The side length of the rammed earth platform in the middle is about 27.8 meters. In the center of the platform, there is a square semi-crypt space with a side length of 6.5 meters. The four sides of the platform are connected to two walkways.

The middle parts of the four sides of the central rammed earth platform correspond to four groups of ancillary buildings respectively. There are two existing opposite nearly square rammed earth platforms.

The four corners of the central rammed earth platform are distributed with curved ruler-shaped rammed earth foundations, which are also surrounded by scattered water. The edges of the foundations are surrounded by pillar holes and pillar foundation stones, and scattered pillar foundation stones are scattered on the foundation.

The outbuildings are connected by rammed earth walls, and several courtyards are separated to enclose the central earth platform.

The unearthed relics are mainly building materials, including cloud pattern tiles, Jomon tiles, fretwork floor tiles, hollow bricks, pottery water pipes, etc.

  According to the unearthed building materials and manufacturing techniques, the Sijiaoping site should be a relic after the unification of the Qin Dynasty. The overall building complex has a typical central symmetrical pattern, which is different from the architectural space of daily life and reflects a strong etiquette. A group of ceremonial buildings related to sacrifice has important academic value for the study of Qin Dynasty politics, etiquette system and architectural history.

A brand-new type of kiln industry: Suyukou Porcelain Kiln Site in Helan County, Ningxia

  The Suyukou Porcelain Kiln Site is located in Suyukou, Helan Mountain, Ningxia. It is a handicraft production site of fine white porcelain in the Western Xia Dynasty.

From 2021 to October 2022, with the approval of the State Administration of Cultural Heritage, the Ningxia Institute of Archeology and Fudan University conducted archaeological excavations.

  The Suyukou Porcelain Kiln site covers an area of ​​about 40,000 square meters, and 13 kilns were found. On the surrounding hillsides, pits for mining porcelain clay, coal, quartz, lime and other porcelain raw materials and fuels were also found.

The archaeological work excavated two kilns No. 1 and No. 2 (Y1, Y2).

Y1 and Y2 are horseshoe-shaped semi-down-flame steamed bun kilns built with stone strips and composed of fire chamber, kiln chamber, chimney and retaining walls on both sides.

The remains of the workshop share two kilns, which use coal as fuel. There are mud storage pools, potter's wheel pits, glaze vats, storage rooms, etc.

The kiln furniture is mainly straight-shaped porcelain saggers.

When firing, the saggers are used for firing, and the gaps between the saggers are sealed with glaze.

Porcelain products are mainly fine white porcelain, mainly daily-use utensils such as bowls, plates, cups, and dishes, as well as large-scale utensils such as vases and jugs, and building materials.

The fetal white is delicate, the glaze color is warm and moist, the white is slightly bluish, and the glass texture and light transmission are strong.

Judging from the unearthed artifacts, Y1 and Y2 belong to the Xixia period, and the burning began later in the early Xixia period.

Many pieces of saggers inscribed with "official" characters were found in the site, which can be inferred to be the firing site of the Xixia court porcelain, which has the nature of Xixia "official kiln".

  The Suyukou Porcelain Kiln Site is the earliest Xixia Porcelain Kiln site discovered so far, revealing a brand-new type of kiln industry. It is the first time that a large-scale firing technique of sealing the mouth of a sagger with glaze was discovered outside Shanglin Lake in Zhejiang Province, and it was first discovered in Northwest China. Porcelain-making techniques that use a large amount of quartz in the porcelain body, enamel and saggers have filled the gap in the production of fine white porcelain in Northwest China. The complex kiln industry also reflects the history of economic and cultural exchanges between the Song Dynasty and Xixia.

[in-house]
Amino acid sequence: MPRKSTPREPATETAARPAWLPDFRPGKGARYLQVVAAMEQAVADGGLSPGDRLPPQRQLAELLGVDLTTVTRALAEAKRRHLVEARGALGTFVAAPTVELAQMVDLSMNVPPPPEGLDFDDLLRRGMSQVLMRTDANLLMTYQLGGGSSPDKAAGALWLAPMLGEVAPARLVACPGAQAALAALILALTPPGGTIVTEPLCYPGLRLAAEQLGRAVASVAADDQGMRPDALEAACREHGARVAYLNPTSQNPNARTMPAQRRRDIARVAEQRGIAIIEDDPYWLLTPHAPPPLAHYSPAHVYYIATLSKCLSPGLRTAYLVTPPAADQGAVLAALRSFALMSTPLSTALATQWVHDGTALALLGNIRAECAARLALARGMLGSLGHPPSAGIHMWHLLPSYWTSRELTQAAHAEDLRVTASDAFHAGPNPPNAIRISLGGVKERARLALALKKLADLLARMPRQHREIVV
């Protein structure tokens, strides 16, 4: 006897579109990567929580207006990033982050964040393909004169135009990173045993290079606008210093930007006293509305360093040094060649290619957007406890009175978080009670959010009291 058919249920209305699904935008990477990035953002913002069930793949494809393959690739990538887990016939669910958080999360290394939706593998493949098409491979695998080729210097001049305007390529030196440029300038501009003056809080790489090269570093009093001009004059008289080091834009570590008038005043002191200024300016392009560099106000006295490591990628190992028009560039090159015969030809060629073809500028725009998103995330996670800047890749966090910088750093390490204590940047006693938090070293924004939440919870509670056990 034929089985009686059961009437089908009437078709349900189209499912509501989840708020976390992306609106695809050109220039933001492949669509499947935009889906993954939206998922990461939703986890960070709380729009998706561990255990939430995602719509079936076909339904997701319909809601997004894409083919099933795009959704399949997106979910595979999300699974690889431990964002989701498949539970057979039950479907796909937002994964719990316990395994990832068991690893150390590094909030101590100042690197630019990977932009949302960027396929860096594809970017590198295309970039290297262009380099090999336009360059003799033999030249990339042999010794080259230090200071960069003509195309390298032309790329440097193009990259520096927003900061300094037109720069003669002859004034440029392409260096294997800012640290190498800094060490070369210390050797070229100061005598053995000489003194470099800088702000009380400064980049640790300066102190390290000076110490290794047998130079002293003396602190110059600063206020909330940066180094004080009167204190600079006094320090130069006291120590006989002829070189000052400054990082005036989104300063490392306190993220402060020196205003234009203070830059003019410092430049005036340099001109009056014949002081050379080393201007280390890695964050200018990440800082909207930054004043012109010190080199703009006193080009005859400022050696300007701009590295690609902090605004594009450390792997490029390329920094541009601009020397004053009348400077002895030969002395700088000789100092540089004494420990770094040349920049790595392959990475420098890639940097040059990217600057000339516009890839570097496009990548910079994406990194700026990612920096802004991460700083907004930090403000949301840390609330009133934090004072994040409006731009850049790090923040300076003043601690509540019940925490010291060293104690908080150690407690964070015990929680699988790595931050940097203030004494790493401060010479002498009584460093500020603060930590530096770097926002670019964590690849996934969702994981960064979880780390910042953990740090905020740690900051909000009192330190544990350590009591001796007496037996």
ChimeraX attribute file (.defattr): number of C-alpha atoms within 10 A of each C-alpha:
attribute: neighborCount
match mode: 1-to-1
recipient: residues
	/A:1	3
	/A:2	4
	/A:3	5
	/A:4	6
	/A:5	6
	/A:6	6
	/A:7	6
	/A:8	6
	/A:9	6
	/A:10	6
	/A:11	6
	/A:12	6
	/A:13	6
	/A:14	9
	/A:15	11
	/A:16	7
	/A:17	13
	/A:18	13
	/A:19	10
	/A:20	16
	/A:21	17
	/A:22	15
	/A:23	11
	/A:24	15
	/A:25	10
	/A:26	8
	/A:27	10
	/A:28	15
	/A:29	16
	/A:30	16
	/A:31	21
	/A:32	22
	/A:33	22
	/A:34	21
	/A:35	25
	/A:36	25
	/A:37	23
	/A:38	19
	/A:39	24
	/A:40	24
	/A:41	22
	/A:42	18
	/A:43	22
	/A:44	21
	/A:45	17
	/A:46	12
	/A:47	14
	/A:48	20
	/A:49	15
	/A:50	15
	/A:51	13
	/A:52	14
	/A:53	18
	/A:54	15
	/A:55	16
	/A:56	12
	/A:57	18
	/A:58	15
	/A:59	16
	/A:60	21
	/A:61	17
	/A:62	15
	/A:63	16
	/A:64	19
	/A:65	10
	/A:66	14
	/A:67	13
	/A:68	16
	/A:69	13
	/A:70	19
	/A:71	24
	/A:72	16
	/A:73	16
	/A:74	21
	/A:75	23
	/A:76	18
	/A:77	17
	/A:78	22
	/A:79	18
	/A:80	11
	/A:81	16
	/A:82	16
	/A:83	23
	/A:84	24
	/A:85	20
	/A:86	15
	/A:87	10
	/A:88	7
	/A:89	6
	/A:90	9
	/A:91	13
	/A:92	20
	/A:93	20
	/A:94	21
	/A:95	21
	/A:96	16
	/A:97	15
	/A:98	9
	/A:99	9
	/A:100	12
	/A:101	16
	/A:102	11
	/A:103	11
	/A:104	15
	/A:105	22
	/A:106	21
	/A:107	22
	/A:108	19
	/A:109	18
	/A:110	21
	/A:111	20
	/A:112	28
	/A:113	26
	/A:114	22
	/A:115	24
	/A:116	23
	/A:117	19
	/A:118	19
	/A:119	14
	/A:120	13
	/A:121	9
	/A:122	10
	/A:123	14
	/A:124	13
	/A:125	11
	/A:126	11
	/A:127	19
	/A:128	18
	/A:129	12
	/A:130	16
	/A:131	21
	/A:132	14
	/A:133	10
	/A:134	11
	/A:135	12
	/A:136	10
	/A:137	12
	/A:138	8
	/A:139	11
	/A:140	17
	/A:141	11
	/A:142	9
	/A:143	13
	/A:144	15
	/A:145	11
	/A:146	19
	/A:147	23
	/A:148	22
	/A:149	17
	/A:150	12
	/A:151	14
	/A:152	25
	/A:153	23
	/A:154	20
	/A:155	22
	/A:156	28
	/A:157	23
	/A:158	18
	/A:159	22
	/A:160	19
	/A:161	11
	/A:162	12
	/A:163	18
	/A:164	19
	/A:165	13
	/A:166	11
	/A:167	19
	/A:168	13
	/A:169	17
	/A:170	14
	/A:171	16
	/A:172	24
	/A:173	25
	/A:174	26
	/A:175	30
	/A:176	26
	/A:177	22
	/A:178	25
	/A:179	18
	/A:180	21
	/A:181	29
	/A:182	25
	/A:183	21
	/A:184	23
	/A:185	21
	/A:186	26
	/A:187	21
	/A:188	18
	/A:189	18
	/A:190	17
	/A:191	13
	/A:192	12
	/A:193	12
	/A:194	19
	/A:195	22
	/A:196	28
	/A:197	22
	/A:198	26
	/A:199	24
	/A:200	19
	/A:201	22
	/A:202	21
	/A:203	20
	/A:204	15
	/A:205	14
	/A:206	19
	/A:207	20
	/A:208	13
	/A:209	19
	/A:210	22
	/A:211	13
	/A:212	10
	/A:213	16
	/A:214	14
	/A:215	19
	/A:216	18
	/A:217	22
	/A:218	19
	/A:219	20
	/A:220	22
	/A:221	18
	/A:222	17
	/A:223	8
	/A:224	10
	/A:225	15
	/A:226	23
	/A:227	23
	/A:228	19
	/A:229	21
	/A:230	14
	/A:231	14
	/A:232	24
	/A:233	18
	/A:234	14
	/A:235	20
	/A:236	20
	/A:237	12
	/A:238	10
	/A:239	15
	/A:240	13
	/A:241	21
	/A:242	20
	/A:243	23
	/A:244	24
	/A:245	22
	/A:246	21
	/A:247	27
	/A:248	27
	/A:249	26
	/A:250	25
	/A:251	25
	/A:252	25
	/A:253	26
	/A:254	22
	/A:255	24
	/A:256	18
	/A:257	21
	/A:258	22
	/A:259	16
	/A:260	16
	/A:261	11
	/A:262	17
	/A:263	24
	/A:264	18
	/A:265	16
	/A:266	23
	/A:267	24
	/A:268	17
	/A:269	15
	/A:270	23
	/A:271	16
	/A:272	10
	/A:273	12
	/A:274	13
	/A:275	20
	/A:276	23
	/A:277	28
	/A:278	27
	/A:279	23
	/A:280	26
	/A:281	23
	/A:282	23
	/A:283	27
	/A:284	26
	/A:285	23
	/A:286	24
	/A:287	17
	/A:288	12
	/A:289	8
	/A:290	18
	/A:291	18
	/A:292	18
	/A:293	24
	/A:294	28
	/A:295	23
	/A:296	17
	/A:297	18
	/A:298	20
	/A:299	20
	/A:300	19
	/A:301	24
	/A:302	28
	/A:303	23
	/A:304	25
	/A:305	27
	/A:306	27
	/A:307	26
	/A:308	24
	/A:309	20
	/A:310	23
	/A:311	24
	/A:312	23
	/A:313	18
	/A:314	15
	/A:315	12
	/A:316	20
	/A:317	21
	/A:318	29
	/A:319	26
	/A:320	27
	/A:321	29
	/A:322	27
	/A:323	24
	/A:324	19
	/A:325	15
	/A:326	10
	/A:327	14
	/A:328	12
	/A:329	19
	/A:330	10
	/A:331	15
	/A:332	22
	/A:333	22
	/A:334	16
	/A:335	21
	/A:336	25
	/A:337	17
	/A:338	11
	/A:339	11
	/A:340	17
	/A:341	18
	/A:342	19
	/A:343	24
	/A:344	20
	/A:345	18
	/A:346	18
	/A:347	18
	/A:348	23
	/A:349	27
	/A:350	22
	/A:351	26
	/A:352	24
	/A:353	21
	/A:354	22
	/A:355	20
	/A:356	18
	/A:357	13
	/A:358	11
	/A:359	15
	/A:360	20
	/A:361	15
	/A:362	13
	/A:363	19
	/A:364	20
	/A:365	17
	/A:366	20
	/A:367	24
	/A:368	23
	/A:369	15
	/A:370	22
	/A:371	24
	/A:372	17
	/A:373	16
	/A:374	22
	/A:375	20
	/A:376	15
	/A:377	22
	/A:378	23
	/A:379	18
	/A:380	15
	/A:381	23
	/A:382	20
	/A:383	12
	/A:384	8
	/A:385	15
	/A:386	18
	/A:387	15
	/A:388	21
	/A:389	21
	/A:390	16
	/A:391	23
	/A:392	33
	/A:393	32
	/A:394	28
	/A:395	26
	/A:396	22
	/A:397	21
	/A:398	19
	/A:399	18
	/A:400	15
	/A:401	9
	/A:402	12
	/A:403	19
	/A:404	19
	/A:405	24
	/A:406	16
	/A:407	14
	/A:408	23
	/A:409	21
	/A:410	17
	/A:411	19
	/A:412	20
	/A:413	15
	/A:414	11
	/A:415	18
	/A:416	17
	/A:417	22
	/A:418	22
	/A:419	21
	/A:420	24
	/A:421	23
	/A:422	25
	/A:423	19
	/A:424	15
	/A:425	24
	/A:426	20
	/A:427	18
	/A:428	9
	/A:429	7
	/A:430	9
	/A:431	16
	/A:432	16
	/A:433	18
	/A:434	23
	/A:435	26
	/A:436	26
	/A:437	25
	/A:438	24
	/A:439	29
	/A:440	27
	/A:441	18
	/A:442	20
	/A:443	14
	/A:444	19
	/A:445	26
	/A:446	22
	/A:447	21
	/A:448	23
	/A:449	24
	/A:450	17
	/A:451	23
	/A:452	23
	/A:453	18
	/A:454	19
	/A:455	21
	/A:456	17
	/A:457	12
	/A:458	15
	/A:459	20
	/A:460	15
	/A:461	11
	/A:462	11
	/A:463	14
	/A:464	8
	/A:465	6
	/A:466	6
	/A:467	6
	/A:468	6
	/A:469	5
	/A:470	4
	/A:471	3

An extremely important royal building: the foundation site of the No. 1 large-scale building at the Liao Shangjing Site

  Liao Shangjing site is located in Lindong Town, Bahrain Zuoqi, Inner Mongolia Autonomous Region. It is one of the best-preserved ancient capital sites in my country and the first batch of key cultural relics protection units in the country.

Liao Shangjing is the earliest, longest-used and most important capital in the Liao Dynasty.

The plane of the Liao Shangjing site is slightly in the shape of a "day", and consists of two parts: the imperial city in the north and the Seoul city in the south.

  From June to October 2022, with the approval of the State Administration of Cultural Heritage, the Institute of Archeology of the Chinese Academy of Social Sciences and the Inner Mongolia Institute of Cultural Relics and Archeology formed the Liaoshangjing archaeological team to conduct a large-scale building site (2022JZ1) in the southwest of the Liaoshangjing Imperial City. archaeological excavation.

  The No. 1 large-scale building base (2022JZ1) is located in a courtyard on the west side of Nanmen Street in Huangcheng, facing south, and is the main hall in the center of the courtyard.

Archaeological excavations have confirmed that the building underwent three large-scale constructions during the Liao and Jin dynasties, and the axis position, orientation and courtyard size of the building remained unchanged during the three constructions.

When the building was first built in the Liao Dynasty, the hall was nine rooms wide and four rooms deep, with a platform in front.

The reconstruction in the Liao Dynasty was the largest construction. The hall is nine rooms wide and five rooms deep, and both the front and back are out of the platform.

After the reconstruction in the Jin Dynasty, the scale of the building was slightly reduced. The hall is seven rooms wide and four rooms deep. There is an altar in the center of the hall to house statues.

The unearthed relics mainly include architectural components, ceramics, clay sculptures and copper coins.

  Building foundation site No. 1 is the largest building foundation site in the southern area of ​​the Liao Shangjing imperial city, surpassing the palace buildings in the palace city of the Liao Dynasty found so far, and it is inferred that it should be an extremely important royal building in the capital.

According to the "History of Liao Dynasty", there are Confucian temples, Guozijian, temples and Taoist temples and other important early Liao buildings in the southwest of the Liao Shangjing imperial city, which provides clues for confirming the nature of the No. 1 construction site.

  (CCTV reporter Tian Yunhua and Wang Xiaolin)